In addition to the above treatments, you might hear about implantable medical devices being used to treat certain conditions that increase risk of heart attacks.
Types of medications
Heart attack treatment involves a variety of drugs. The following list provides an overview of the common types. You can also learn about cardiac medications in more detail.
Your health care team will recommend the best combination of medications for your situation.
- Anticoagulant: Sometimes called blood thinners, these medicines make it harder for clots to form and also keep existing blood clots from getting larger.
- Antiplatelet agent: Keeps blood clots from forming by preventing blood platelets from sticking together.
- Angiotensin-converting enzyme (ACE) inhibitor: Relaxes blood vessels and allows them to expand while decreasing resistance by lowering levels of angiotensin II. Allows blood to flow more easily and makes the heart’s work easier or more efficient.
- Angiotensin II receptor blocker: These medicines inhibit angiotensin II from having effects on the heart and blood vessels. This keeps blood pressure from rising.
- Angiotensin receptor neprilysin inhibitor: Neprilysin is an enzyme that breaks down natural substances in the body that open narrowed arteries. By inhibiting neprilysin, those natural substances can have their normal effect. That improves artery opening and blood flow, reduces sodium (salt) retention and decreases strain on the heart.
- Beta blocker: Makes the heart beat slower and with less force, which lowers blood pressure.
- Combined alpha and beta blocker: Combined alpha and beta blockers may be used as an IV drip for people in hypertensive crisis. They may be prescribed for outpatient high blood pressure use if the person is at risk for heart failure.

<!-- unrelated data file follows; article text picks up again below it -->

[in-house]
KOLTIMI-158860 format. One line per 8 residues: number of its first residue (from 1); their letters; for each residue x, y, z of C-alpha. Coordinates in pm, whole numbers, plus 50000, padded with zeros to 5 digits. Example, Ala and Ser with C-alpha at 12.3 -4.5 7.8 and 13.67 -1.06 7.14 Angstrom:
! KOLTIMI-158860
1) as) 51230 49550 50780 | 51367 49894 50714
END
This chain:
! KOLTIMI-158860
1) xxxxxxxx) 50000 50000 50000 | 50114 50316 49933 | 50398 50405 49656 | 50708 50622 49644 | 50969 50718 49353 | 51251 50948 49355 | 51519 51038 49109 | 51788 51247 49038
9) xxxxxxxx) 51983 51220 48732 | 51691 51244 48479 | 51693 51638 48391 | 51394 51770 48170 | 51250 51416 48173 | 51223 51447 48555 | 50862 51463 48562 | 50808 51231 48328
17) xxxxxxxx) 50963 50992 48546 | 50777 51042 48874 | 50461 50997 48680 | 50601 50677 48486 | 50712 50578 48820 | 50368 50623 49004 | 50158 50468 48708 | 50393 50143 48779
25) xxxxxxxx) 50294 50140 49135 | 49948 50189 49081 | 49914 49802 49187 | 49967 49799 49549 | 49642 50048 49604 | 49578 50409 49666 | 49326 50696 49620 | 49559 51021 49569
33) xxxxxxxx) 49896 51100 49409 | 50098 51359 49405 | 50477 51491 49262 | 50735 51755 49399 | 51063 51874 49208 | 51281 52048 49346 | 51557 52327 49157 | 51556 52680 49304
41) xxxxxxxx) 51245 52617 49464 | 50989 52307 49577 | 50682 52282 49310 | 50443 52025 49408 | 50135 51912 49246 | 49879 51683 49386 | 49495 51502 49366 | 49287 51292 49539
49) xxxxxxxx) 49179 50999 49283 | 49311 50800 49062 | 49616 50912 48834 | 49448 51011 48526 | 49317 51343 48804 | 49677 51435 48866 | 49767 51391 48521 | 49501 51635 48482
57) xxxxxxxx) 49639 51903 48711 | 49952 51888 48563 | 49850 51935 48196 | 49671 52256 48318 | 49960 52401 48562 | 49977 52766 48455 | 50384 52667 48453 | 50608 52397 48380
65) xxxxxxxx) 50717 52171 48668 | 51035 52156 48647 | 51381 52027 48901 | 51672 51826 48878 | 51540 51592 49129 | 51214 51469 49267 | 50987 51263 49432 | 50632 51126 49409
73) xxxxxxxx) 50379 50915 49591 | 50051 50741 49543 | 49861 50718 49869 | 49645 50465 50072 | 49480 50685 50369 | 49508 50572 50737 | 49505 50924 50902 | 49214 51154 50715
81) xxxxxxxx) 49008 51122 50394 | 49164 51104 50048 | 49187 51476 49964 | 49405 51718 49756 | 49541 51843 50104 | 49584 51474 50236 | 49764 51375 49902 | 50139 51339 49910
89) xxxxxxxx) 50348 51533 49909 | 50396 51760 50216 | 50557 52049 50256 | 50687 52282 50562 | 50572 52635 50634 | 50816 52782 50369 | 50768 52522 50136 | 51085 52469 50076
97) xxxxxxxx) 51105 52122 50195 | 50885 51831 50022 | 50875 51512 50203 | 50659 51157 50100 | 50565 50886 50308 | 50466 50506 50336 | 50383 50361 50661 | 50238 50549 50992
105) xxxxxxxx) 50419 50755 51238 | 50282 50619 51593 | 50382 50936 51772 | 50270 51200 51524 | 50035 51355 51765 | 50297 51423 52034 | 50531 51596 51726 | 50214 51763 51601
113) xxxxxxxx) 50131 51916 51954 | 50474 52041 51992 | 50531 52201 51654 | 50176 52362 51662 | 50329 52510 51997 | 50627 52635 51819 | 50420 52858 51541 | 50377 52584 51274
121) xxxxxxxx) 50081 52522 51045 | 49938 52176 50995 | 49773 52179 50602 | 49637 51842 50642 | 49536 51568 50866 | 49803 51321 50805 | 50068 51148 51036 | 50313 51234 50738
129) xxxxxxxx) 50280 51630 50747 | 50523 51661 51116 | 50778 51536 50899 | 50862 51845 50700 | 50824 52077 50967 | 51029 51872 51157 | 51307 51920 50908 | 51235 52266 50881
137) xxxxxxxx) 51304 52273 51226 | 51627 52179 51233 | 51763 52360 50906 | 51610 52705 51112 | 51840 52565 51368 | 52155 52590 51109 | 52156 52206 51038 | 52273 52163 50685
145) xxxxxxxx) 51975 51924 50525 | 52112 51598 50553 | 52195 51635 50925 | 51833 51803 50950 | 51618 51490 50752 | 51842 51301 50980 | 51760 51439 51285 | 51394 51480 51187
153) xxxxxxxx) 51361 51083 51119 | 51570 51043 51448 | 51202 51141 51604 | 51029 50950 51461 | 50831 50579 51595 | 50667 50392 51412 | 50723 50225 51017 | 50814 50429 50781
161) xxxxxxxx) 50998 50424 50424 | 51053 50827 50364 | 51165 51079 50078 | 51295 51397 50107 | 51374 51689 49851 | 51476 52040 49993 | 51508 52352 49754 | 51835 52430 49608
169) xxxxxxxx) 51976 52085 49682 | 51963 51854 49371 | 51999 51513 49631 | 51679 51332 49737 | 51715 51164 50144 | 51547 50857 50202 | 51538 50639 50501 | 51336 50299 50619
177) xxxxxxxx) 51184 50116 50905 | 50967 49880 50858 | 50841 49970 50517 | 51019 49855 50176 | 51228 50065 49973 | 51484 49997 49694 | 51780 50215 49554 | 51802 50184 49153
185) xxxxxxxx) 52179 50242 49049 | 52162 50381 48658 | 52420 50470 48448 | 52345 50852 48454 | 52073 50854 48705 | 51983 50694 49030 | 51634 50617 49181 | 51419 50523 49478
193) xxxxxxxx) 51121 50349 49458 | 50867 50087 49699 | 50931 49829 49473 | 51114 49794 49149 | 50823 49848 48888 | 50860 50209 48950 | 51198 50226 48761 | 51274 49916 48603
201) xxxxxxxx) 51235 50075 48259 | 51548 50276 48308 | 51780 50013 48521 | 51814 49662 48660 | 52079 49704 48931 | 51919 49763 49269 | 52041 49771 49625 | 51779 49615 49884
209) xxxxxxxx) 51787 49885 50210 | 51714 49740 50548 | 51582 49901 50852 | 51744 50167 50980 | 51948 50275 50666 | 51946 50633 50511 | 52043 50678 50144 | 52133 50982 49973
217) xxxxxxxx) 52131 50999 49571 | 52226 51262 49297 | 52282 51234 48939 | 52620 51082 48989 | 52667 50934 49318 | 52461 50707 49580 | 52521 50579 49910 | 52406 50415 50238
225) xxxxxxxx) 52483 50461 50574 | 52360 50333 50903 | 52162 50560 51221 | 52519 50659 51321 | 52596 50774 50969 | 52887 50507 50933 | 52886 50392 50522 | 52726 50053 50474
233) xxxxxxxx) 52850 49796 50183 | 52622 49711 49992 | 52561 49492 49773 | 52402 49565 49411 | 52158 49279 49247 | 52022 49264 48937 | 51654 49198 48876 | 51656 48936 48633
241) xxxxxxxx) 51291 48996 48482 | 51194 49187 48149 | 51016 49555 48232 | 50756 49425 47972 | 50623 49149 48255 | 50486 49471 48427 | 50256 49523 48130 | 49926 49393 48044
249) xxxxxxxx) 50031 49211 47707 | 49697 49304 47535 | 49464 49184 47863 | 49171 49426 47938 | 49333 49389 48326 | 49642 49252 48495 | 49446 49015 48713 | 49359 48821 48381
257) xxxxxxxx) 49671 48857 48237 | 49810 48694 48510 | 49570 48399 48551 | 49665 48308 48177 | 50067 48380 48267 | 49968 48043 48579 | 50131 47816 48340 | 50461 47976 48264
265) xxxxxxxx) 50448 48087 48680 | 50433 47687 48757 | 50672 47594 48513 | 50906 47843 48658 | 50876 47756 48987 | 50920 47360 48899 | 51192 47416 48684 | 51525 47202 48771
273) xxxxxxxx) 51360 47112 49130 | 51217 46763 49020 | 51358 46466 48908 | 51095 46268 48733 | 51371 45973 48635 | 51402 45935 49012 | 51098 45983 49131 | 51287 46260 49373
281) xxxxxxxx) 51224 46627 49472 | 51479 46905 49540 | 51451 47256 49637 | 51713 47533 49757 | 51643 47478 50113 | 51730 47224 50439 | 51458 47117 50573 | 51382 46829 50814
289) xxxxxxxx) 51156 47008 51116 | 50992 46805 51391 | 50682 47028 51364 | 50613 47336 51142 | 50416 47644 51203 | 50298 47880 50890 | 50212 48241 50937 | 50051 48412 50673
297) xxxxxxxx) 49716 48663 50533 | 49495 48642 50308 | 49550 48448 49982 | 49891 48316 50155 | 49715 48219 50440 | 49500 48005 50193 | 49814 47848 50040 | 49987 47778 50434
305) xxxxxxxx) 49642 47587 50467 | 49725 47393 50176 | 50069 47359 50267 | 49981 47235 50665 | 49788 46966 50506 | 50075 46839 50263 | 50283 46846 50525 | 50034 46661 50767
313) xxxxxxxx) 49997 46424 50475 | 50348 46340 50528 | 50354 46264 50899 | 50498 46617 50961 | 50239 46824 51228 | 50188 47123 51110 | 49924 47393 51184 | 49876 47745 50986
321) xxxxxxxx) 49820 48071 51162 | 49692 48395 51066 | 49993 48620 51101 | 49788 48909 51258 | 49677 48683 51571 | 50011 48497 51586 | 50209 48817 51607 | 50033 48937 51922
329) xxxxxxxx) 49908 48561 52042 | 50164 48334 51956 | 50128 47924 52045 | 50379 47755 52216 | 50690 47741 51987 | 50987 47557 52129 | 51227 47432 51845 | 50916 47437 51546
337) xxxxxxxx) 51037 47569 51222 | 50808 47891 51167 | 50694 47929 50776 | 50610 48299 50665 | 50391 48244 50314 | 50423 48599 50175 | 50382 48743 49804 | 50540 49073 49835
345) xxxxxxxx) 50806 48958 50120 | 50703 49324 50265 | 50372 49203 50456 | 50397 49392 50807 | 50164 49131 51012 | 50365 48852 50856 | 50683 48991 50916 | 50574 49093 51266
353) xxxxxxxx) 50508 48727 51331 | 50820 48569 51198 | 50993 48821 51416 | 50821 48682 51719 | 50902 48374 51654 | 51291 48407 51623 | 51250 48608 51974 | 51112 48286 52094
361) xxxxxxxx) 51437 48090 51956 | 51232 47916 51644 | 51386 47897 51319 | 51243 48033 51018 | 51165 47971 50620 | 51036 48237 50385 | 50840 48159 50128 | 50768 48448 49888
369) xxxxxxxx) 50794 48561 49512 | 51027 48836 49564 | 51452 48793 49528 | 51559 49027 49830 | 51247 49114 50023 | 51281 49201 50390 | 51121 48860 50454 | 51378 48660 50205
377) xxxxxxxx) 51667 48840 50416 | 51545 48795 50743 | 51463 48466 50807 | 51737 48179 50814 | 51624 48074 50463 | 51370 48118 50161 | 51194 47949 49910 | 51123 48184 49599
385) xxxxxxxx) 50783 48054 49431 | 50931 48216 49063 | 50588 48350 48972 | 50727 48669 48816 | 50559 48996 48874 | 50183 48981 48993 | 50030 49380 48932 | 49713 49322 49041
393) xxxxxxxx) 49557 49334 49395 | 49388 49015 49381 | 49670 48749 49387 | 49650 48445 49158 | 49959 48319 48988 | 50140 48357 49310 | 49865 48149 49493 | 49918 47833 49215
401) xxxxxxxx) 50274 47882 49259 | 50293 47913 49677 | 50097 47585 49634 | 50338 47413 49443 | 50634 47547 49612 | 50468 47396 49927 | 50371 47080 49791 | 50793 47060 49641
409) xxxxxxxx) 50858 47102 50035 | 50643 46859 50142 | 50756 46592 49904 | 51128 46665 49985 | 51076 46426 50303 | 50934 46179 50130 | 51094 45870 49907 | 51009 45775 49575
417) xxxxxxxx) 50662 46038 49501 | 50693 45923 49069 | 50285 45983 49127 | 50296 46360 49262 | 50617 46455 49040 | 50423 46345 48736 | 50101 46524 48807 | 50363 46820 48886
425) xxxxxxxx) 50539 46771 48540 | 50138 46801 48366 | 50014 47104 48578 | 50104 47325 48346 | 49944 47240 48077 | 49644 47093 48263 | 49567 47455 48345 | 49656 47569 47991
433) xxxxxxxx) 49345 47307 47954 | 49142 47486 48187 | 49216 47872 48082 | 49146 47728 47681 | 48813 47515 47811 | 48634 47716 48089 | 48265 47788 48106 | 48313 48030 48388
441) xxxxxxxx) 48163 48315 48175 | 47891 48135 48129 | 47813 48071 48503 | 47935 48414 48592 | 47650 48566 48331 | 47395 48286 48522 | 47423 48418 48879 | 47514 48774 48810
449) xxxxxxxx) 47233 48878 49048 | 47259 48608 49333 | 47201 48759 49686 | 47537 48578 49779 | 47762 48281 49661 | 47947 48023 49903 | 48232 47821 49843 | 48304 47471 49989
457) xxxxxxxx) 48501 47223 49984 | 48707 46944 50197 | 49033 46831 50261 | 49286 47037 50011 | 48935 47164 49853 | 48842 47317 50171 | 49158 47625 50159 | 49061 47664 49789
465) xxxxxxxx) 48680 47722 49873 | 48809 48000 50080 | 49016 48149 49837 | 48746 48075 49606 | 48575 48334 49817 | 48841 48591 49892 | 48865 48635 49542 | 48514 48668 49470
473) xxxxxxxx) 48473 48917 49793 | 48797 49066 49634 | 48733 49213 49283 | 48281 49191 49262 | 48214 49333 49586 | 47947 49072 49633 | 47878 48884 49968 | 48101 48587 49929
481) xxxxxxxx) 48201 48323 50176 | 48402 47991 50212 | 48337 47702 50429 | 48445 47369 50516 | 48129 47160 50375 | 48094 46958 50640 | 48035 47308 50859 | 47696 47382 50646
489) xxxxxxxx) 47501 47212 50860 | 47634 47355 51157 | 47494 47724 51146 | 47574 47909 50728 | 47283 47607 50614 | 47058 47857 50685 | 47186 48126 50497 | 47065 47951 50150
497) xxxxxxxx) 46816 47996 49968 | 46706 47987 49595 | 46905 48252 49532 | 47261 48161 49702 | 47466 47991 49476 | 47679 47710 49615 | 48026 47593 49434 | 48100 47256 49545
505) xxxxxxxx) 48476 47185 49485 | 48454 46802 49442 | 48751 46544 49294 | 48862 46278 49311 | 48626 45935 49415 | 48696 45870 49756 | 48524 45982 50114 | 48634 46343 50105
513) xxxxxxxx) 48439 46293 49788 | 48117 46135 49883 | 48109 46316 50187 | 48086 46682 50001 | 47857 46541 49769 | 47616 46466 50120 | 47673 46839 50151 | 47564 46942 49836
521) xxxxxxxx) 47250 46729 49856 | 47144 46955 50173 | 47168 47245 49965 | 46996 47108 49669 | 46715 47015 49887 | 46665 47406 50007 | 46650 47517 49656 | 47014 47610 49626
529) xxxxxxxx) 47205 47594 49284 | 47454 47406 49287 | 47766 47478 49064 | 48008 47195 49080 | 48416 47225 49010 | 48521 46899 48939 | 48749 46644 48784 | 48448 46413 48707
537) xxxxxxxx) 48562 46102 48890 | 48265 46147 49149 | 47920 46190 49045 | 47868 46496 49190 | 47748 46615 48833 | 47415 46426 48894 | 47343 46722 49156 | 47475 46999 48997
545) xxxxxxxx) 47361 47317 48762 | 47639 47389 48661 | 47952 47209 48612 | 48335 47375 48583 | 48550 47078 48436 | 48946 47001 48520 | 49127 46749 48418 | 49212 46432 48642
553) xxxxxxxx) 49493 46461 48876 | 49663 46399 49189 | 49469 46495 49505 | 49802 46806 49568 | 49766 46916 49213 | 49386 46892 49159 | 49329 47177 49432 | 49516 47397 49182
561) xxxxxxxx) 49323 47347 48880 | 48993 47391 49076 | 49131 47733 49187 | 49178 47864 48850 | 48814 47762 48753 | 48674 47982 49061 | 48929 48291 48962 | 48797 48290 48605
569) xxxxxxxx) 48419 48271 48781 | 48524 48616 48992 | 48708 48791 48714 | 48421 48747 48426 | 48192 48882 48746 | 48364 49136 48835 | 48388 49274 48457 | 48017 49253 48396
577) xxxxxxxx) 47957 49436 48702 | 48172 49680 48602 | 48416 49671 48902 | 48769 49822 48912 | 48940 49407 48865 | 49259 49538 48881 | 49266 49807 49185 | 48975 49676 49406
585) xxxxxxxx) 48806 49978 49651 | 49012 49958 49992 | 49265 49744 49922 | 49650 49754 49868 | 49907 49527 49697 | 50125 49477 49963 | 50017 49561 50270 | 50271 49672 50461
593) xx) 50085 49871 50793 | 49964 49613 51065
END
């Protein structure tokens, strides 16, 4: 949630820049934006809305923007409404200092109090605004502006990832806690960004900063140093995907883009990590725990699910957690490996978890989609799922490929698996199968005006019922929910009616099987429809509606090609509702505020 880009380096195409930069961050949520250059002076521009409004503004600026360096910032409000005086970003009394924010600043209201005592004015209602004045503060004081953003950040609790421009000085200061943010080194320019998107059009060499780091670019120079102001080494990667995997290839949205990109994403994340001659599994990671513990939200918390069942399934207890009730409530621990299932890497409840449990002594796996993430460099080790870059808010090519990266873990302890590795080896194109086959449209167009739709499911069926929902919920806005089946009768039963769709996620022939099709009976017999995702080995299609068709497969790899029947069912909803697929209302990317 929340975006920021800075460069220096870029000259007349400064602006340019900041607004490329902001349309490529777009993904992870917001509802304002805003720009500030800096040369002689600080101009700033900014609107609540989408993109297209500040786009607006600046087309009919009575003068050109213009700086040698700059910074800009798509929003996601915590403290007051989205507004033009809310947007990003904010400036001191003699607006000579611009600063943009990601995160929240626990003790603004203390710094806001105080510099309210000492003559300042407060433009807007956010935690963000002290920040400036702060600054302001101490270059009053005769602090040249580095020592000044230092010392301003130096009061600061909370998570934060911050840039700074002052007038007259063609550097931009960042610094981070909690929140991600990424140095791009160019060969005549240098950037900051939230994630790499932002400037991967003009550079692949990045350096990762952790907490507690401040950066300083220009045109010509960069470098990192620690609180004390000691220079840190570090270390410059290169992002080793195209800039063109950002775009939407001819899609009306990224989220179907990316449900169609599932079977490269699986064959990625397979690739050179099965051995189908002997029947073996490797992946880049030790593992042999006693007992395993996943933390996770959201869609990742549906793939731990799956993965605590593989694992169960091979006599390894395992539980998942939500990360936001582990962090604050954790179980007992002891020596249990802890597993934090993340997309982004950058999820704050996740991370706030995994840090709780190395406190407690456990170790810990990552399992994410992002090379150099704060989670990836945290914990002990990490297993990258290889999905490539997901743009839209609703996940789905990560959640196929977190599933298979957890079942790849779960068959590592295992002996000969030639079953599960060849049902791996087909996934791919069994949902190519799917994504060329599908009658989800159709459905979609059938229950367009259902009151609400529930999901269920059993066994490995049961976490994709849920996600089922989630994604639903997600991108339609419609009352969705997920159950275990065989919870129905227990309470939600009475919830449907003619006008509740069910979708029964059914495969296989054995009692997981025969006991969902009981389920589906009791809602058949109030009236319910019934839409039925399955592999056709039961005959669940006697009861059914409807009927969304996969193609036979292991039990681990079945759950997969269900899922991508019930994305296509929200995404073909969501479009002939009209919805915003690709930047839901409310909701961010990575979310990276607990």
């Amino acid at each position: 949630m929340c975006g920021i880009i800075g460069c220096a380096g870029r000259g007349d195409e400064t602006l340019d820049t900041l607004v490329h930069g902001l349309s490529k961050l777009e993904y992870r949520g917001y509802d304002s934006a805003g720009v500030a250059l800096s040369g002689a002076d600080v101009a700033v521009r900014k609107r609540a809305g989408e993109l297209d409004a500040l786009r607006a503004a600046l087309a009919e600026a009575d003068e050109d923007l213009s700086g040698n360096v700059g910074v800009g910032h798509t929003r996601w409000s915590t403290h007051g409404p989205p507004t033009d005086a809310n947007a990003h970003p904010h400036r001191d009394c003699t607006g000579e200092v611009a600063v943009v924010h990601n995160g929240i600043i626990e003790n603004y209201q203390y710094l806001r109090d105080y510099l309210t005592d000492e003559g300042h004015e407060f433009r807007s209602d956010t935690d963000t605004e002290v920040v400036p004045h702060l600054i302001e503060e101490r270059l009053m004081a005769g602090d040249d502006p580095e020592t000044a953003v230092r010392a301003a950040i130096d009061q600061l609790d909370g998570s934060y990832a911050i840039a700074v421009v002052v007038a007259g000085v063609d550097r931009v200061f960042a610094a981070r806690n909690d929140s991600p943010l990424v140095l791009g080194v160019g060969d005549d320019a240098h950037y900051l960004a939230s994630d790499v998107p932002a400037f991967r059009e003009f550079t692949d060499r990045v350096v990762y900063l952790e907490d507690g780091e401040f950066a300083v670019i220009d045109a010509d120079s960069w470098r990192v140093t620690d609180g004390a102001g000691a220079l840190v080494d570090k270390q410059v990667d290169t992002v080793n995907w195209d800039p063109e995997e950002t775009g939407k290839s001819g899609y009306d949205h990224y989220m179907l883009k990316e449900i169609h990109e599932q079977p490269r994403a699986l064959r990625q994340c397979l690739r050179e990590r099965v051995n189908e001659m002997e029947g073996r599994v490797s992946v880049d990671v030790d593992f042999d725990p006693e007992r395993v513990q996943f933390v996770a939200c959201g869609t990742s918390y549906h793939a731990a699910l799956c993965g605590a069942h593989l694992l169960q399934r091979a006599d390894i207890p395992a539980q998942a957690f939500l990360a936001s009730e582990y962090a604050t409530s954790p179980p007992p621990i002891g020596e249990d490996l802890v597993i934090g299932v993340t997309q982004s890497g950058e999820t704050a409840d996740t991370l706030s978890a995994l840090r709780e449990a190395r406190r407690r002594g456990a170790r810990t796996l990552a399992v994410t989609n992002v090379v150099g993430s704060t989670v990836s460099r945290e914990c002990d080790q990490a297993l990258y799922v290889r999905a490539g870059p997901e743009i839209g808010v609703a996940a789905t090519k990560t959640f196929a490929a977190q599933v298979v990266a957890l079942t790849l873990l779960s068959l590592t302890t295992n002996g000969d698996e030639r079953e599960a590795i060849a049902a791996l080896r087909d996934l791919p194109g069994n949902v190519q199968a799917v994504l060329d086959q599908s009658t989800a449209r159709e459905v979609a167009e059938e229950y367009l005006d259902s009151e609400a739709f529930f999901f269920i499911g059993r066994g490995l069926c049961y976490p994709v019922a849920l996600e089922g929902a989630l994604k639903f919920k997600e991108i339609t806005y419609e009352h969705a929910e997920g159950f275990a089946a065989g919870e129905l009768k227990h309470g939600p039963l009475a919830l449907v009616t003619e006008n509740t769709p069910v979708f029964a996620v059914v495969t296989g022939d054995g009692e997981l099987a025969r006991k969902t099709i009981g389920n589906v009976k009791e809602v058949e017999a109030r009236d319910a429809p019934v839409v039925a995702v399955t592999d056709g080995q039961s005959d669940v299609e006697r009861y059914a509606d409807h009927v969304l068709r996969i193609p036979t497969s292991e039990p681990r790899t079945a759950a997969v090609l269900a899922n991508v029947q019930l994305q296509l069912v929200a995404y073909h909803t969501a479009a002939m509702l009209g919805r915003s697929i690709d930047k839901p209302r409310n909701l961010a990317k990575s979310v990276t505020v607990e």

- Calcium channel blocker: Interrupts the movement of calcium into the cells of the heart and blood vessels. May decrease the heart’s pumping strength and relax the blood vessels.
- Cholesterol-lowering medications: Various medications can lower blood cholesterol levels, but statins are the best first course of action. When statins don’t work, or if a person has serious side effects from statin therapy, other drugs may be recommended.
- Vasodilator: Relaxes blood vessels and increases the supply of blood and oxygen to the heart while reducing its workload. Available as pills to be swallowed, chewable tablets and as a topical application (cream).
Dual Antiplatelet Therapy (DAPT)
Some people who have heart attacks, that have stents placed in their coronary arteries, or undergo coronary artery bypass graft surgery (CABG) are treated with two types of antiplatelet agents at the same time to prevent blood clotting. This is called dual antiplatelet therapy (DAPT).
One antiplatelet agent is aspirin. Many people with coronary artery disease, including those who have had a heart attack, stent or CABG are treated with aspirin for the rest of their lives. A second type of antiplatelet agent, called a P2Y12 inhibitor, is usually prescribed for months or years in addition to the aspirin therapy.
The type of medication and the duration of your treatment will vary based on your condition and other risk factors. The risks and benefits of DAPT should be discussed with your health care professional.
If you had a heart attack and a coronary artery stent placed, or you are being treated with medical therapy (no stent, clot buster or surgery), in addition to aspirin, you should speak with your health care professional about taking a P2Y12 inhibitor for 6-12 months. In some cases, it may be advisable to be on DAPT longer.
You may be prescribed one of the following: clopidogrel, ticlopidine, prasugrel, ticagrelor or cangrelor. You will be prescribed the drug that is best for you, based on your risk of blood clots and bleeding. The choice of what type of medication and duration of treatment will be determined in discussions with your health care professional.